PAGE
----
Freakonomics Essay

811 WordsMar 20, 20124 Pages
Freakonomics Book Report In chapter 1, Levitt and Dubner describe how many people in different cultures and walks of life, which are otherwise inclined to be honest, find subtle ways of cheating to advance their position or increase monetary awards when incentives are strong enough. The authors define an incentive as “a means of urging people to do more of a good thing or less of a bad thing,” and identify three varieties of incentives. Economic incentives are those, which a person responds to in the marketplace. Social incentives motivate people to respond in a certain way because they care or are worried about how they will be viewed by others. Moral incentives appeal to a person’s sense of right versus wrong. Three case studies of the…show more content…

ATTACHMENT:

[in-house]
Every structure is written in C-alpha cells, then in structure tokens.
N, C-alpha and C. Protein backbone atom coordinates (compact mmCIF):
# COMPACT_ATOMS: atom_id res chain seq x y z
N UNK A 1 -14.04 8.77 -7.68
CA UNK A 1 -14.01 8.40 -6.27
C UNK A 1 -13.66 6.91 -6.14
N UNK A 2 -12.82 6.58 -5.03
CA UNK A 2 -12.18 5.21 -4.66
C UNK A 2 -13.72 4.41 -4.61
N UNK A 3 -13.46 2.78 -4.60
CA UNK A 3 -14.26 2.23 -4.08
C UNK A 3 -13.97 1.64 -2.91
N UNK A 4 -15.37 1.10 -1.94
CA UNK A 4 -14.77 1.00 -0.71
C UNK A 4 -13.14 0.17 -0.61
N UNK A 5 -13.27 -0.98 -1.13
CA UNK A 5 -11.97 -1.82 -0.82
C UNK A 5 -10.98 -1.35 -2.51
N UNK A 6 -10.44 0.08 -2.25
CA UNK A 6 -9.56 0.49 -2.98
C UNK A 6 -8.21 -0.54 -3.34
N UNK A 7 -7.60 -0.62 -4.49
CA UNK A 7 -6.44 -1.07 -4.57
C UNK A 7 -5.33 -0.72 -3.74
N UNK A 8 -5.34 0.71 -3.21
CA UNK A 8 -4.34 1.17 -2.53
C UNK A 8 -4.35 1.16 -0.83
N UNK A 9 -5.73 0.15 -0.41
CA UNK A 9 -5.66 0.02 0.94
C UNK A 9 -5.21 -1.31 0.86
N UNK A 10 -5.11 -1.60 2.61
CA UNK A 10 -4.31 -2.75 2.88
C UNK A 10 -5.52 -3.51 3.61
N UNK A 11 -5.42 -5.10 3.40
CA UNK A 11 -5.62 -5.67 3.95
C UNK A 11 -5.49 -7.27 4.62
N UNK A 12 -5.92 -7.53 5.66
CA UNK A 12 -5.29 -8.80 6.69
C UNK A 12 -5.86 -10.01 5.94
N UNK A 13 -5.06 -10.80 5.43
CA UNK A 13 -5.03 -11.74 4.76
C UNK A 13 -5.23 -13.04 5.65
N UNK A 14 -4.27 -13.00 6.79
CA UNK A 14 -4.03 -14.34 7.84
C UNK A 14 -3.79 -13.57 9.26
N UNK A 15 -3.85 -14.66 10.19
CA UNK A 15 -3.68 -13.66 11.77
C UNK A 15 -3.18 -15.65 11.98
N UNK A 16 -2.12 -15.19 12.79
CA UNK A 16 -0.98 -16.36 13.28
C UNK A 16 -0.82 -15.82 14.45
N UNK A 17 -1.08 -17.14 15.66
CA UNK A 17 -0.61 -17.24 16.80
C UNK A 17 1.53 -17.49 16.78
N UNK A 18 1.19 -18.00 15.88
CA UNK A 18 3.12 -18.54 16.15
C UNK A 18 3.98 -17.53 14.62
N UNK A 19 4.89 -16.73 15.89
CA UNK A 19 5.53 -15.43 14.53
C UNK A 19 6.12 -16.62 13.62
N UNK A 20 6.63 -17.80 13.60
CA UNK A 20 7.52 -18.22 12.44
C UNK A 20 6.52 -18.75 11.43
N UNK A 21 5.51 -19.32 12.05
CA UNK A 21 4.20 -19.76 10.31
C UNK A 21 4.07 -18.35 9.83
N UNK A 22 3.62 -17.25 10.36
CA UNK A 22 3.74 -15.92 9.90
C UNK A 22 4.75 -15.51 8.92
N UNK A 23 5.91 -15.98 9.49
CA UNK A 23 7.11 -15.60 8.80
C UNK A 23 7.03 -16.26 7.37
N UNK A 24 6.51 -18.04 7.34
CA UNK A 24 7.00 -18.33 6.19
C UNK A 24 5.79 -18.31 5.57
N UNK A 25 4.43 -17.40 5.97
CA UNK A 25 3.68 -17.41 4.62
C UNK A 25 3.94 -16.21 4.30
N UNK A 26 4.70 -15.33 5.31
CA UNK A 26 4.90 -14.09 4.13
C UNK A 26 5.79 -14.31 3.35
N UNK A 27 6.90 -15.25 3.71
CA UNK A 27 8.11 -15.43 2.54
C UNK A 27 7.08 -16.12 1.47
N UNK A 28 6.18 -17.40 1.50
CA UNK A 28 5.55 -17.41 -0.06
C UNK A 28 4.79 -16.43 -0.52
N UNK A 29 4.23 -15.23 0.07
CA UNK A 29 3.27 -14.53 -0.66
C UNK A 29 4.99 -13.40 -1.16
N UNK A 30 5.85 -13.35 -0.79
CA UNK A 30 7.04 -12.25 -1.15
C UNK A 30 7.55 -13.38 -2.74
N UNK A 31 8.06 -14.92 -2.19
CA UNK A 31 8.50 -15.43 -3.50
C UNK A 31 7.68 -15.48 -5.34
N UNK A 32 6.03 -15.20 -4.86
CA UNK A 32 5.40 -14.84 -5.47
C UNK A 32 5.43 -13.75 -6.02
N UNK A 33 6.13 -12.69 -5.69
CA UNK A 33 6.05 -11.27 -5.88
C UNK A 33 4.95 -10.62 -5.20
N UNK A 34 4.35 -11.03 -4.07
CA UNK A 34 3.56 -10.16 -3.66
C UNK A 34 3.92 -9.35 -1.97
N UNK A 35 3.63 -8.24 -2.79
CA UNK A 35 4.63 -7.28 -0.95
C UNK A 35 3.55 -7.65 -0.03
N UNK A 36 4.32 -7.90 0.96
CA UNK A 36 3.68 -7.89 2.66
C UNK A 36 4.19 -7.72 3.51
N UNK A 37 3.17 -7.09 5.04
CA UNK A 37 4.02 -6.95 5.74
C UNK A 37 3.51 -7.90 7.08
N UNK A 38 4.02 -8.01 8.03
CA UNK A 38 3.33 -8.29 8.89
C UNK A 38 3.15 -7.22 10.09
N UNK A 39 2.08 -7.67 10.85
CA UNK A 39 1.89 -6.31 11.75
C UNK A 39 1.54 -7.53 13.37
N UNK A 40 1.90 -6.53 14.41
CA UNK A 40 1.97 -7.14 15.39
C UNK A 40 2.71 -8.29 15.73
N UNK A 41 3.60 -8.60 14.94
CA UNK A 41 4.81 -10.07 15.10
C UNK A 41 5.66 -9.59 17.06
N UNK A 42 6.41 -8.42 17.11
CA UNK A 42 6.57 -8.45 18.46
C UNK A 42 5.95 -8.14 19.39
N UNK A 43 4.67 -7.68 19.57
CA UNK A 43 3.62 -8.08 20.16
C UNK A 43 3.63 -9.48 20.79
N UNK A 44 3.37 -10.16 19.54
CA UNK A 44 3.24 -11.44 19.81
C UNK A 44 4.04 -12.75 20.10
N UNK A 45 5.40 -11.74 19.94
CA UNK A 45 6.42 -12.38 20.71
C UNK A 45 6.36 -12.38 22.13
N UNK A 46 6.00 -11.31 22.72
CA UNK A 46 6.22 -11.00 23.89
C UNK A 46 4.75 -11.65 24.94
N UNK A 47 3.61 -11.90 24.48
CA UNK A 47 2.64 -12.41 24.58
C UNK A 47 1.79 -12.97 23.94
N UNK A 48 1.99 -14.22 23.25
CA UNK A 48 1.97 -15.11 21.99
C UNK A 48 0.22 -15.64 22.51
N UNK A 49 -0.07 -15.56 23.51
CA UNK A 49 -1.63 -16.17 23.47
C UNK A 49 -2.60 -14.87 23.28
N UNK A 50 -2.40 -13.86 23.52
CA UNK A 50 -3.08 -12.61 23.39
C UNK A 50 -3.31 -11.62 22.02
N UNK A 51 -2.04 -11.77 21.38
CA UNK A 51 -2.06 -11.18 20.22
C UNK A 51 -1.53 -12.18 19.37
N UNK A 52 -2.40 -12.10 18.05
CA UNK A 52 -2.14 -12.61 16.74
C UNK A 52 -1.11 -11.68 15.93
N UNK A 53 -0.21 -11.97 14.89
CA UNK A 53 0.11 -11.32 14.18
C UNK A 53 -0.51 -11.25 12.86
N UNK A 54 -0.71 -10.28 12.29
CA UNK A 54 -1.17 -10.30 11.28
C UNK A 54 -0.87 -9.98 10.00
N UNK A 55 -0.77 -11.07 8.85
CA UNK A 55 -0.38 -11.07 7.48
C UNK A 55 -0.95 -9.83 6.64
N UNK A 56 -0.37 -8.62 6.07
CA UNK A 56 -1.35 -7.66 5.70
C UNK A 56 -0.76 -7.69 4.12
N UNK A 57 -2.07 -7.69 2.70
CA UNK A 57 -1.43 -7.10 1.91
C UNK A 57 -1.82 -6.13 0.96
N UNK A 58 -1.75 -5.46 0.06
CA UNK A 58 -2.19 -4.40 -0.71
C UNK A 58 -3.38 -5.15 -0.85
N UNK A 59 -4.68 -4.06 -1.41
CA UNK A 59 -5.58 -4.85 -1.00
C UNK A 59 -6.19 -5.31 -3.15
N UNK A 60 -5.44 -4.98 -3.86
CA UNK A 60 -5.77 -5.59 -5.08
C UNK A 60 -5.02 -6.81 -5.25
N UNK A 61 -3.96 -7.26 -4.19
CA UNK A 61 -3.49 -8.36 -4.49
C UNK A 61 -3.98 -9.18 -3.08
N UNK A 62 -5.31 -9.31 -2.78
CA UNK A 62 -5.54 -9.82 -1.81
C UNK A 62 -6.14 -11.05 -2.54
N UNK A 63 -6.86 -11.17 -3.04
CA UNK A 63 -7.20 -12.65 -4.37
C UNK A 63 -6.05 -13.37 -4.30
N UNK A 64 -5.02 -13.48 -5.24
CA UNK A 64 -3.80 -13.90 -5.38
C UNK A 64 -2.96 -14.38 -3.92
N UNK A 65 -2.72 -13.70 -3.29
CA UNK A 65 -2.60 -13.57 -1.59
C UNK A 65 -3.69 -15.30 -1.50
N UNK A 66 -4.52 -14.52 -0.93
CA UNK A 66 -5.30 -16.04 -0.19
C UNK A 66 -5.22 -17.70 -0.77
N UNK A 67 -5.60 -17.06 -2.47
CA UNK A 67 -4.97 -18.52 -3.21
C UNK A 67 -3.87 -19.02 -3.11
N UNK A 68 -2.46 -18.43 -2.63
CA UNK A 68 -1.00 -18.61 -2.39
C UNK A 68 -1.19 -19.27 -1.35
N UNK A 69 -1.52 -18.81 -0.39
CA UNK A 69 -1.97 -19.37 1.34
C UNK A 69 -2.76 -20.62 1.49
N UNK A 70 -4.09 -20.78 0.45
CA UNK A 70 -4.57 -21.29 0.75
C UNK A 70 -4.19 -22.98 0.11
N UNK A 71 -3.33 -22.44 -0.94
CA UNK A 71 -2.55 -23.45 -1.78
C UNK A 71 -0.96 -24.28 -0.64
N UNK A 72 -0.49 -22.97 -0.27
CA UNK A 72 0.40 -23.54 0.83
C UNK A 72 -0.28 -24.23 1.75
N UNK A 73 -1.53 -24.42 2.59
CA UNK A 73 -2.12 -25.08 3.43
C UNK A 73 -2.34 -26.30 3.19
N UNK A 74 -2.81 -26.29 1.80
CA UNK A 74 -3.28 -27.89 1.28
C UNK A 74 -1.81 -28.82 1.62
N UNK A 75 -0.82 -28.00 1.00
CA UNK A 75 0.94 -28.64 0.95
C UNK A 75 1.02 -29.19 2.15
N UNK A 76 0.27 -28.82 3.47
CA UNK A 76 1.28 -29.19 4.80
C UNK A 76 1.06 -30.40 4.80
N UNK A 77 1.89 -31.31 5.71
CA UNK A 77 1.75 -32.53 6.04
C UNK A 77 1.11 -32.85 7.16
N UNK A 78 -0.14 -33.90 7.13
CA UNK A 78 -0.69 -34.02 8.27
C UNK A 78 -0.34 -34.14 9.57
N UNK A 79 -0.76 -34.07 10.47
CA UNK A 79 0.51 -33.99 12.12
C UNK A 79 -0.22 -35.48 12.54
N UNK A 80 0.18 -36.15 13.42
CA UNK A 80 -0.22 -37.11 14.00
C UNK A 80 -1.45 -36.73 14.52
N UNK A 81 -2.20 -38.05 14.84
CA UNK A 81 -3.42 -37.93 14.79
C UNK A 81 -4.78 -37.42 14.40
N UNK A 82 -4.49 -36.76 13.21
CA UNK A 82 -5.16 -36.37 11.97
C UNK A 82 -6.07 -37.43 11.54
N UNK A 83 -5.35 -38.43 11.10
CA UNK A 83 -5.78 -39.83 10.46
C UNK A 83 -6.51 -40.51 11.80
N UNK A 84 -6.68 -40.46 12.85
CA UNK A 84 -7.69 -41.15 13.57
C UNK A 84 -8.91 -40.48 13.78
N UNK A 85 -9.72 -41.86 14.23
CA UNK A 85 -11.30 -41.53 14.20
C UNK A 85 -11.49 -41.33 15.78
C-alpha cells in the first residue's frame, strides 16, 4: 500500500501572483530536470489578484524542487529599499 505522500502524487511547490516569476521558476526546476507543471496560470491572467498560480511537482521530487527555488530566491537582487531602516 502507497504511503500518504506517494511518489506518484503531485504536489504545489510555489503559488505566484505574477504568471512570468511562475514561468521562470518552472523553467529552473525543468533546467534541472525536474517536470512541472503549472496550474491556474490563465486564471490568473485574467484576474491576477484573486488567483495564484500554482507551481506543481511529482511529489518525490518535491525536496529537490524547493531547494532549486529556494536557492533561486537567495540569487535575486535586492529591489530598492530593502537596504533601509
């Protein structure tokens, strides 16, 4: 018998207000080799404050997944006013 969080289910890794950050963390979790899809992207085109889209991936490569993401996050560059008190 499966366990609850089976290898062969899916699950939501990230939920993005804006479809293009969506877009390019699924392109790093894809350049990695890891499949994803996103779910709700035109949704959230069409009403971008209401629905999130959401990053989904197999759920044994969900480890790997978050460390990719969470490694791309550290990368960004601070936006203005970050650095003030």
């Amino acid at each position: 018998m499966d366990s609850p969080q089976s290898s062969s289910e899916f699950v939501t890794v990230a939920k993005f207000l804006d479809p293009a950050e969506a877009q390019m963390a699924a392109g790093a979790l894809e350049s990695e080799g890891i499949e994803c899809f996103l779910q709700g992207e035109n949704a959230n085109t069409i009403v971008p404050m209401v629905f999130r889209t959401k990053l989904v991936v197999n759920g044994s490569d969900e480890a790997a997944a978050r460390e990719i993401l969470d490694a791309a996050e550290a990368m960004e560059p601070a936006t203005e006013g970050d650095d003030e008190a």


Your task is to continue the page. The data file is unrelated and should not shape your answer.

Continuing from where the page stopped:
Experts in a field often create conventional wisdom. They make observations and draw conclusions without resorting to the facts. In chapter 4 the chapter considers a variety of possible explanations for the significant drop in crime and crime rates that occurred in the 1990s. Based on articles that appeared in the country’s largest newspapers, the authors compile a list of the leading, commonly offered explanations. The next step is to systematically examine each explanation and consider whether available data support the explanation. What the authors, in fact, demonstrate is that in all but three cases–increased reliance on prisons, increased number of police, and changes in illegal drug markets–correlation was erroneously interpreted as causation and in some cases, the correlation wasn’t even that strong. In chapter 5 the author summarizes the results of studies by his coauthors, as well as other studies, that examine the influence demographic, cultural and other variables have on the performance of school-age children on standardized tests. In a now familiar theme, the results are plangently counterintuitive. Based on a mountain of school children’s test scores, a successful child appears to be more “made” than nurtured, more mused than molded. The chapter begins by reviewing how many parents get educated on raising their children and how parenting experts swing from one extreme
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